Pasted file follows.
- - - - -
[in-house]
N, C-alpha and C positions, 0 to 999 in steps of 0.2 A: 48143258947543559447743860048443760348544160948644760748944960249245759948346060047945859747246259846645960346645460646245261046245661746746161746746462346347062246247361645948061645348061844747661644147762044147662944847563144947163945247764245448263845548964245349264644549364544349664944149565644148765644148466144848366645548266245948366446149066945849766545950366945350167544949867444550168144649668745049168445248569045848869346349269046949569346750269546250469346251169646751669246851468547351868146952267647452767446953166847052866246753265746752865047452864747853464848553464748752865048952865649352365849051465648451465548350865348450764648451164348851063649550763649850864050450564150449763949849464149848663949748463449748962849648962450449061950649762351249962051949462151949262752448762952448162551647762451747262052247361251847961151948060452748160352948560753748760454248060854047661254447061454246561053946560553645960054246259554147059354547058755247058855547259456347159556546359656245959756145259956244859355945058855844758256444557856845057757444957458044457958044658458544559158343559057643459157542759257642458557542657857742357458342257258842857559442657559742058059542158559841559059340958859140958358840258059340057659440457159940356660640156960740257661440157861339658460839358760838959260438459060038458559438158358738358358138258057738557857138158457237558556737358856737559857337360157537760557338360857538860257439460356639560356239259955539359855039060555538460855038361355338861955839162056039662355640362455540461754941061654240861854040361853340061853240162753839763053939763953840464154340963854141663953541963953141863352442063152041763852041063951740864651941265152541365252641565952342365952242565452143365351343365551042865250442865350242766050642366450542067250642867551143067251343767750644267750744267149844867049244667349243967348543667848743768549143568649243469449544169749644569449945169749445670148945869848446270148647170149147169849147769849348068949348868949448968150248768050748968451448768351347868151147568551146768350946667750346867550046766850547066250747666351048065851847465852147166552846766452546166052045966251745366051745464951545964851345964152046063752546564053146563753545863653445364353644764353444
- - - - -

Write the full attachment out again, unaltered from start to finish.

[in-house]
N, C-alpha and C positions, 0 to 999 in steps of 0.2 A: 48143258947543559447743860048443760348544160948644760748944960249245759948346060047945859747246259846645960346645460646245261046245661746746161746746462346347062246247361645948061645348061844747661644147762044147662944847563144947163945247764245448263845548964245349264644549364544349664944149565644148765644148466144848366645548266245948366446149066945849766545950366945350167544949867444550168144649668745049168445248569045848869346349269046949569346750269546250469346251169646751669246851468547351868146952267647452767446953166847052866246753265746752865047452864747853464848553464748752865048952865649352365849051465648451465548350865348450764648451164348851063649550763649850864050450564150449763949849464149848663949748463449748962849648962450449061950649762351249962051949462151949262752448762952448162551647762451747262052247361251847961151948060452748160352948560753748760454248060854047661254447061454246561053946560553645960054246259554147059354547058755247058855547259456347159556546359656245959756145259956244859355945058855844758256444557856845057757444957458044457958044658458544559158343559057643459157542759257642458557542657857742357458342257258842857559442657559742058059542158559841559059340958859140958358840258059340057659440457159940356660640156960740257661440157861339658460839358760838959260438459060038458559438158358738358358138258057738557857138158457237558556737358856737559857337360157537760557338360857538860257439460356639560356239259955539359855039060555538460855038361355338861955839162056039662355640362455540461754941061654240861854040361853340061853240162753839763053939763953840464154340963854141663953541963953141863352442063152041763852041063951740864651941265152541365252641565952342365952242565452143365351343365551042865250442865350242766050642366450542067250642867551143067251343767750644267750744267149844867049244667349243967348543667848743768549143568649243469449544169749644569449945169749445670148945869848446270148647170149147169849147769849348068949348868949448968150248768050748968451448768351347868151147568551146768350946667750346867550046766850547066250747666351048065851847465852147166552846766452546166052045966251745366051745464951545964851345964152046063752546564053146563753545863653445364353644764353444